It is common practical knowledge that heating and homogenization affect the stability of coconut milk emulsions. Thermal processing is an effective means of extending the shelf life of coconut milk. Coconut milk is often mixed with emulsifiers and/or stabilizers before a homogenization process (4).

Know the difference between cream and coconut milk

Coconut cream is the pure extract obtained only from pressed coconut: you grate fresh coconut, you put the material obtained in a press, you press very hard – and the juice that comes out is the coconut cream.

To get the milk, just add water to the remaining solid coconut extract, and squeeze again.

Cream or milk: both are good, however, the uses are not the same. The cream is much richer, fuller, and longer in the mouth. Milk is more liquid, fresher – know how to use one or the other wisely.

The names “cream” or “milk” are not registered, manufacturers can mark anything on their labels: therefore always check the water content of the product you buy: if you have 99% coconut, this is cream. If you have 40 to 50 percent water, it’s milk.

However, the Food and Agriculture Organization of the United Nations has published a standard applied to packaged aqueous coconut milk and coconut cream products. According to this standard, aqueous coconut products are classified into 4 categories: light coconut milk, coconut milk, coconut cream and coconut cream concentrate depending on total solids and total fat content. The standard defines coconut milk as having 12.7 – 25.3% total solids and 10% fat and coconut cream as having 25.4 – 37.3% total solids and 20% fat (6).

And above all, choose a product without additives, sugar, or flavoring. Coconut and water, that’s all you need to find!

Other FAQs about Milk which you may be interested in.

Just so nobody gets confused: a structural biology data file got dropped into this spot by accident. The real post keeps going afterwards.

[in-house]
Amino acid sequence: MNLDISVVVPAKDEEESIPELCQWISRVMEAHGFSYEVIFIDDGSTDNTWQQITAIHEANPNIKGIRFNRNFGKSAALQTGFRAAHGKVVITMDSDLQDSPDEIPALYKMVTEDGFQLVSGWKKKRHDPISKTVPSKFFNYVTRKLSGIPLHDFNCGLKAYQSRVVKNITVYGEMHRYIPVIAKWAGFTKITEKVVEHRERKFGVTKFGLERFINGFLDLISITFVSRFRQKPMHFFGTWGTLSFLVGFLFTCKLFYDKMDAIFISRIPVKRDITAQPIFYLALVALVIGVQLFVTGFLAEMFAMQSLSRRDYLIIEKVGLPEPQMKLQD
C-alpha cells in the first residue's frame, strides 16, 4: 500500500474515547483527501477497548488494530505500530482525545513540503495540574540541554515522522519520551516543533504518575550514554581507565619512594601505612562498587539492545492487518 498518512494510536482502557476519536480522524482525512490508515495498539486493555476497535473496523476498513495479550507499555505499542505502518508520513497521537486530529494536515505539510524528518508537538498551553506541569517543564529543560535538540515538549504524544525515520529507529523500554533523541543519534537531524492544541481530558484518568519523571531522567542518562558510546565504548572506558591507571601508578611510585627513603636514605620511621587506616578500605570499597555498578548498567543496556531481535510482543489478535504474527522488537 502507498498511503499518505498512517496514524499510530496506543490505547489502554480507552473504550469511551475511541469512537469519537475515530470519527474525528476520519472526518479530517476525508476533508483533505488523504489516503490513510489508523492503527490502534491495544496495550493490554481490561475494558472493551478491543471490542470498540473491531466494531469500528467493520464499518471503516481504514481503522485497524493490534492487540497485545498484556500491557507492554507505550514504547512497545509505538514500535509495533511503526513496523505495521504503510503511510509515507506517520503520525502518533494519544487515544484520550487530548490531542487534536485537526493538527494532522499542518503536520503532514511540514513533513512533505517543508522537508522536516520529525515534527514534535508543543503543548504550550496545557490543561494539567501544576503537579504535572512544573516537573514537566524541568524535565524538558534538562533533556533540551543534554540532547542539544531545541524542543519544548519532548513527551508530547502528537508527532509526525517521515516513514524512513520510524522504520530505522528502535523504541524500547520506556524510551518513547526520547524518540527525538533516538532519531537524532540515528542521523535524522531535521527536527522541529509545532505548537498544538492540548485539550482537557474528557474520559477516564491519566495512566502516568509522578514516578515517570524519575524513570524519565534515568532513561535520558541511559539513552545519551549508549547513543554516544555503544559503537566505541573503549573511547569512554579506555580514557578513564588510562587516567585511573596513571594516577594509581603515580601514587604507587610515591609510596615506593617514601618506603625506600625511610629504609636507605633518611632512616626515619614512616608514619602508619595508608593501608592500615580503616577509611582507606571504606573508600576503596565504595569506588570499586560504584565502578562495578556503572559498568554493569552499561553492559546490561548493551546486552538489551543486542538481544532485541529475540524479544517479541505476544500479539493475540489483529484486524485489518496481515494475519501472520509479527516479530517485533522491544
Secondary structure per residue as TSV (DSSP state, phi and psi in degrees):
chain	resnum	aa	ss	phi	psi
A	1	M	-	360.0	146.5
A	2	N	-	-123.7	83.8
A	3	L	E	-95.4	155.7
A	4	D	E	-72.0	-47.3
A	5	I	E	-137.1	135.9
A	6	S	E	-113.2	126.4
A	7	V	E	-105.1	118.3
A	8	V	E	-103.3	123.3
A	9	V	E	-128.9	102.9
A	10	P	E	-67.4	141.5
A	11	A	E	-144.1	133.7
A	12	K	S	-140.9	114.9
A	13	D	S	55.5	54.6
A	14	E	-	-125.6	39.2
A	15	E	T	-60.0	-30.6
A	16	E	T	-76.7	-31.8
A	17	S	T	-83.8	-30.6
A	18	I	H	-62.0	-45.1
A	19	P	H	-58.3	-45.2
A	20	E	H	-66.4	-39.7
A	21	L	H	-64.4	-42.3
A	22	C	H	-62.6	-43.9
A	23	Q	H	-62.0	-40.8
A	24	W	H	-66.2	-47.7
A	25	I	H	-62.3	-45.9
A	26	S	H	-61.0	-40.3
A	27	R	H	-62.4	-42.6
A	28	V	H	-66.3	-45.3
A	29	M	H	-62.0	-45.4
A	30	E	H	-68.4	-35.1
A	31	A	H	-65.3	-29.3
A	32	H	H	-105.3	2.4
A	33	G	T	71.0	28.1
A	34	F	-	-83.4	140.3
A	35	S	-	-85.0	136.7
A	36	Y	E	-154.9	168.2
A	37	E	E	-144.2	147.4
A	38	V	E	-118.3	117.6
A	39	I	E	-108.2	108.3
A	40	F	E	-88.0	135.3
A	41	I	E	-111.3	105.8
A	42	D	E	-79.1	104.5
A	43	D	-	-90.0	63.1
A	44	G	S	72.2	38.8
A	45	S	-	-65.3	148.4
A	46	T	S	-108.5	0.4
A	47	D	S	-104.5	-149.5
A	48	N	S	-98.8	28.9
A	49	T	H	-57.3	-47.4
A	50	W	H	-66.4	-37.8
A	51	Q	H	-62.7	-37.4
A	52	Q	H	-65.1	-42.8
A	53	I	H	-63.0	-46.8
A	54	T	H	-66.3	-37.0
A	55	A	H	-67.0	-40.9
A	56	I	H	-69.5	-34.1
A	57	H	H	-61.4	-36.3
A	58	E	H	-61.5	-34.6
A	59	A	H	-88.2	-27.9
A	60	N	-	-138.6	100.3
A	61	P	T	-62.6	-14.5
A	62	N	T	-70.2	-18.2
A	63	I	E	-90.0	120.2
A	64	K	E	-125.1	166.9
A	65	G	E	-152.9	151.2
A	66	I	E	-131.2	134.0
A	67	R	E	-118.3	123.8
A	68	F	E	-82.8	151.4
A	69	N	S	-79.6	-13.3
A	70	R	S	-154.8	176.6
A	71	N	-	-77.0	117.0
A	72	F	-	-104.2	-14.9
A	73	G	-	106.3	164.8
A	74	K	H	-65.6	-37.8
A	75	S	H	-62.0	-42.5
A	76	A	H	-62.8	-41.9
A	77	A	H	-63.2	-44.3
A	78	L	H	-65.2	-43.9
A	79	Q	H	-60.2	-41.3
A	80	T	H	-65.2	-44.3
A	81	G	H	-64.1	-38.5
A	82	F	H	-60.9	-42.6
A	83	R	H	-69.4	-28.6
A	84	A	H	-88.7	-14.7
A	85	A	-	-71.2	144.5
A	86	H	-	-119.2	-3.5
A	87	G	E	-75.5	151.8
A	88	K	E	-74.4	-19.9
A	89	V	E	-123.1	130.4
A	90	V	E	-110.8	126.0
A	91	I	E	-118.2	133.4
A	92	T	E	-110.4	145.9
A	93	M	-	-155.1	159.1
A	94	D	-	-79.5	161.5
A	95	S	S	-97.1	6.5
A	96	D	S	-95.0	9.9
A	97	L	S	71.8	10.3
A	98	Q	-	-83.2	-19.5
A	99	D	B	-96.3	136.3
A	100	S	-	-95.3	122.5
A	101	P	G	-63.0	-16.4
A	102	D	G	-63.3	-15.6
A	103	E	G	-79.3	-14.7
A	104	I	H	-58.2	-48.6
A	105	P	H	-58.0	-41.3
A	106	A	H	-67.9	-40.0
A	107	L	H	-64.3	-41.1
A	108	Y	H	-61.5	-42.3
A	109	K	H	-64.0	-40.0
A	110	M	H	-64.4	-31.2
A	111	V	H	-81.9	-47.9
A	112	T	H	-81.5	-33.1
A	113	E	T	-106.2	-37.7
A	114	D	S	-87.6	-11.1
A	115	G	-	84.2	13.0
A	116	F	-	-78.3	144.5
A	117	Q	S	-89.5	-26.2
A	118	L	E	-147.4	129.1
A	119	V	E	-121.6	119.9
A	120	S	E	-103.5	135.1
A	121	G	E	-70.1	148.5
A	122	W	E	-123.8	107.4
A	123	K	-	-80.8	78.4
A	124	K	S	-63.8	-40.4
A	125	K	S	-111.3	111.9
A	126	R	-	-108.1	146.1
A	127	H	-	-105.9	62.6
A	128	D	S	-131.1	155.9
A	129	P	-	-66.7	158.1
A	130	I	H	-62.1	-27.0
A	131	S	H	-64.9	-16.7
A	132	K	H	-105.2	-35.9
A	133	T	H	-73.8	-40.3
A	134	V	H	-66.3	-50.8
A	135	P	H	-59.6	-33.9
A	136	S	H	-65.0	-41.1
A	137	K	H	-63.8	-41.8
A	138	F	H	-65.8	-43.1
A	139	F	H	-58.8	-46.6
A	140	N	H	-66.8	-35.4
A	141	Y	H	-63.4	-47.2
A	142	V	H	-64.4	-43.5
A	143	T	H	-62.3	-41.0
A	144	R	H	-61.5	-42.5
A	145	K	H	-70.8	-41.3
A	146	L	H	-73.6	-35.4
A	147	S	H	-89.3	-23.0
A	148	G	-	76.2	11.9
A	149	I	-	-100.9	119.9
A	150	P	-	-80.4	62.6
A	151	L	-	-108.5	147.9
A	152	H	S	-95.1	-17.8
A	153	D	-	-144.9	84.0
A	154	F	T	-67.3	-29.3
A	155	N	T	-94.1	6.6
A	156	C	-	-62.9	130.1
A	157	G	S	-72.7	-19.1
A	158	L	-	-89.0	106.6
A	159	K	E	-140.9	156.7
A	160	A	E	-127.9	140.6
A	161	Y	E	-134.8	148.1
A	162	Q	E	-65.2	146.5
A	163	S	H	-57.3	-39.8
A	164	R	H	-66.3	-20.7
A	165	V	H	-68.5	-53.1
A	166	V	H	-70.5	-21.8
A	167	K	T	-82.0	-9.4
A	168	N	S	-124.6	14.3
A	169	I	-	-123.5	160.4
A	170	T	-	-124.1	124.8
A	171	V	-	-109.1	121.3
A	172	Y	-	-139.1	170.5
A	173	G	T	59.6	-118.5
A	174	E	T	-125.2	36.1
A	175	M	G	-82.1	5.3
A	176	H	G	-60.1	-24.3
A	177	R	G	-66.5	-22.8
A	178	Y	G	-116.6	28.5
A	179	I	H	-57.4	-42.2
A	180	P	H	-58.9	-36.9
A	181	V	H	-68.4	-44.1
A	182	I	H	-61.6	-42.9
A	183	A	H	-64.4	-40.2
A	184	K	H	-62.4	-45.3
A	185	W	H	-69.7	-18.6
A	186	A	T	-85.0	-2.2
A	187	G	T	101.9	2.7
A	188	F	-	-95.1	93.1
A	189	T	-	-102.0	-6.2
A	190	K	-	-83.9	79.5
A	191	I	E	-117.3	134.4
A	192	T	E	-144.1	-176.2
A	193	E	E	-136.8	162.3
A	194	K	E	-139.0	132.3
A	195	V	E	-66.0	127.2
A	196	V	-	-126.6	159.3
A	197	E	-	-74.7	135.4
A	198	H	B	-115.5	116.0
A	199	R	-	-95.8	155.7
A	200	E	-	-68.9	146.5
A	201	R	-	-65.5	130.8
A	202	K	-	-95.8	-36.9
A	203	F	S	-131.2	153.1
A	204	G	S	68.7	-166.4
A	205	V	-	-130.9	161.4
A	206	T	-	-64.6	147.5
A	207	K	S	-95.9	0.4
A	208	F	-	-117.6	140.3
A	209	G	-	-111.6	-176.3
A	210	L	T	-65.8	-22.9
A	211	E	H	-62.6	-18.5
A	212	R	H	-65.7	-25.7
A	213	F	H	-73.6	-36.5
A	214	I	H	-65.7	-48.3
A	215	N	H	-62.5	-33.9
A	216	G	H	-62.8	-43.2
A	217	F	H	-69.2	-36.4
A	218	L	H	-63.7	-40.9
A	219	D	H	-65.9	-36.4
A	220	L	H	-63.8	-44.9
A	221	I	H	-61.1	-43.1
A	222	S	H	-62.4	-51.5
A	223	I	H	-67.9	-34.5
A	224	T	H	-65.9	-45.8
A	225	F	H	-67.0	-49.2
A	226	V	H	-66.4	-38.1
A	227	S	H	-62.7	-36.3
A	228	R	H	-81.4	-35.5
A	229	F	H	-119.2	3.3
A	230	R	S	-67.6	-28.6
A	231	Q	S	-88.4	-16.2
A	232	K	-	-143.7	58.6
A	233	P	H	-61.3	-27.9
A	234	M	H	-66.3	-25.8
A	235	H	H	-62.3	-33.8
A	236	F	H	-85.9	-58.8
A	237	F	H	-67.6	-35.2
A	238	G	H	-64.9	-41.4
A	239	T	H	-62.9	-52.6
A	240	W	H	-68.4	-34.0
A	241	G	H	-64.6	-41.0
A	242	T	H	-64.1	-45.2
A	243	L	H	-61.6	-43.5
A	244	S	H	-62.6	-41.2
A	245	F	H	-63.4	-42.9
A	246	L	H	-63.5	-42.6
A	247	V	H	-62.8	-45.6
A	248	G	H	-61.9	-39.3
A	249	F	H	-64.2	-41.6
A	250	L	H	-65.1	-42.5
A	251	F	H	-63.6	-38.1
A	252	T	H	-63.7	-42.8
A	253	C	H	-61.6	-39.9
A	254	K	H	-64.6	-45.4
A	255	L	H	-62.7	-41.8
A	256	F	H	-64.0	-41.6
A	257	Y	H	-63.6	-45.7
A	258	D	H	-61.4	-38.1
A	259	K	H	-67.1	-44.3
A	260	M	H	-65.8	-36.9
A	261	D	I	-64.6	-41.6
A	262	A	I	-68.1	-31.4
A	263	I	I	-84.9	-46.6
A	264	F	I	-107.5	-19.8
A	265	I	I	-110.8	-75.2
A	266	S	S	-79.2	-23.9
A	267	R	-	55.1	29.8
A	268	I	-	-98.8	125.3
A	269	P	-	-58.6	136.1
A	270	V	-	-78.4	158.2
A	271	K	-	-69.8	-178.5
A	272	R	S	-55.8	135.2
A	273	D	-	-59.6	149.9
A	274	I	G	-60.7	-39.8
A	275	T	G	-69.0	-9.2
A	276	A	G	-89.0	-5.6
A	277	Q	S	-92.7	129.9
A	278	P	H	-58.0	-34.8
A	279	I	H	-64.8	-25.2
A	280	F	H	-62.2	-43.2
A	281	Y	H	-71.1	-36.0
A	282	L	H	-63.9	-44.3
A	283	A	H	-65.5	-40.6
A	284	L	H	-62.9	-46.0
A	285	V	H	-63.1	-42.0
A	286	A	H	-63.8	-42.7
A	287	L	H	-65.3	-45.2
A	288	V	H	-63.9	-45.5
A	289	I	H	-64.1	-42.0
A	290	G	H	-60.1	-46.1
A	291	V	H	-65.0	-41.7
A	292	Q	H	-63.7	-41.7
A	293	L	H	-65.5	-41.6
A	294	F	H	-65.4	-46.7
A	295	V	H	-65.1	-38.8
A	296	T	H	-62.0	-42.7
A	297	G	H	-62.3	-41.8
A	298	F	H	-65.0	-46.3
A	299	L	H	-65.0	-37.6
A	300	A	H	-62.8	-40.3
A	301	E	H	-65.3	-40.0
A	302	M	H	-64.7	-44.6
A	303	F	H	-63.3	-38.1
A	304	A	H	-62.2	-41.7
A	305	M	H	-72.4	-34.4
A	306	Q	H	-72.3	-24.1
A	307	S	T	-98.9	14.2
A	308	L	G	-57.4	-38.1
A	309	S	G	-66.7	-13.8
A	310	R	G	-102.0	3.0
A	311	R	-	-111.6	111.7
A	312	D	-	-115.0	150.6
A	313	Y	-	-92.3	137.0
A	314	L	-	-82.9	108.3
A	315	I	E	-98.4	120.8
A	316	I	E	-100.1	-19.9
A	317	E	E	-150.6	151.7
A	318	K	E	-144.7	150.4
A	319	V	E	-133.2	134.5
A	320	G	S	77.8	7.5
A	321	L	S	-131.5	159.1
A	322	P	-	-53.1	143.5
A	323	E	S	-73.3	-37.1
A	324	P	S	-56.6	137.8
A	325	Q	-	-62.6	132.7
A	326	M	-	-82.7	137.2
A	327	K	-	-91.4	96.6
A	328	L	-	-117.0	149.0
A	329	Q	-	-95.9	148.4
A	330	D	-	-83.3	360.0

Can you Freeze Coconut Milk?

What happens if you drink expired milk?

Cooking with coconut milk

Coconut milk is very sweet, you have to wake it up with precise, complex flavors. Despite its apparent simplicity, it is therefore quite difficult to improvise it. The solution: read the recipes carefully, and stick to the dosages – and if a certain spice is missing to complete the dish, well we’re going to buy them, you need what it takes to come out the best.

If while cooking the coconut sauce seems too heavy or too fatty, there are ways to improve it. To revitalize your preparation, add acidity and freshness (lime, various herbs).

You can also increase the depth of taste by adding salty elements – Nuoc Mam in particular if you have it, which will shake up the sweet side of coconut milk and give it depth.

Finally, if you like strong flavors, do not hesitate to spice up your preparations: the combination of peppers and coconut has been proven, they must be paired.

 If there was just one rule to remember, it would be this: does coconut milk at the minimum. There is always a strong temptation to add a drink, but the balance is quickly upset, so if you are looking for finesse, you should avoid overloading with coconut milk.

An example: the famous Thai soup Tom Kha Kai is often much too loaded with us, while the original version contains very little coconut milk, just a touch. The main broth, fine and fragrant, is the central character of this wonderful soup. 

The coconut milk only emphasizes the fresh and delicate flavors – and in the end, we get a wonderful and fragrant alliance, one that makes it definitely impossible to do without coconut milk on our plates.


Coconut milk is a very good addition to fried sauces and is an interesting alternative to thickeners in sauces such as flour and cornstarch. Coconut milk is a fairly thick liquid that has a fine and creamy texture and a sweet taste to the actor. It is prepared by straining the water from the coconut pulp and does not contain the milk of animal origin.

If you have any questions or comments on the content, please let us know.


  1. Tangyu, Muzi, et al. Fermentation of plant-based milk alternatives for improved flavour and nutritional value. Appl microbiol biotechnol, 2019, 103, 9263-9275.
  2. Waisundara, Viduranga Y., Conrad O. Perera, and Philip J. Barlow. Effect of different pre-treatments of fresh coconut kernels on some of the quality attributes of the coconut milk extracted. Food Chem, 2007, 101, 771-777.
  3. Patil, Umesh, and Soottawat Benjakul. Coconut milk and coconut oil: their manufacture associated with protein functionality. J food sci, 2018, 83, 2019-2027.
  4. Tangsuphoom, Nattapol, and John N. Coupland. Effect of heating and homogenization on the stability of coconut milk emulsions. J food sci, 2005, 70, e466-e470.
  5. Tcholakova, Slavka, et al. Coalescence stability of emulsions containing globular milk proteins. Adv Colloid Inter Sci, 2006, 123, 259-293.
  6. CODEX STAN 240, 2003. Codex Standard for Aqueous Coconut Products-Coconut Milk and Coconut Cream. FAO/WHO Food Standards Programme.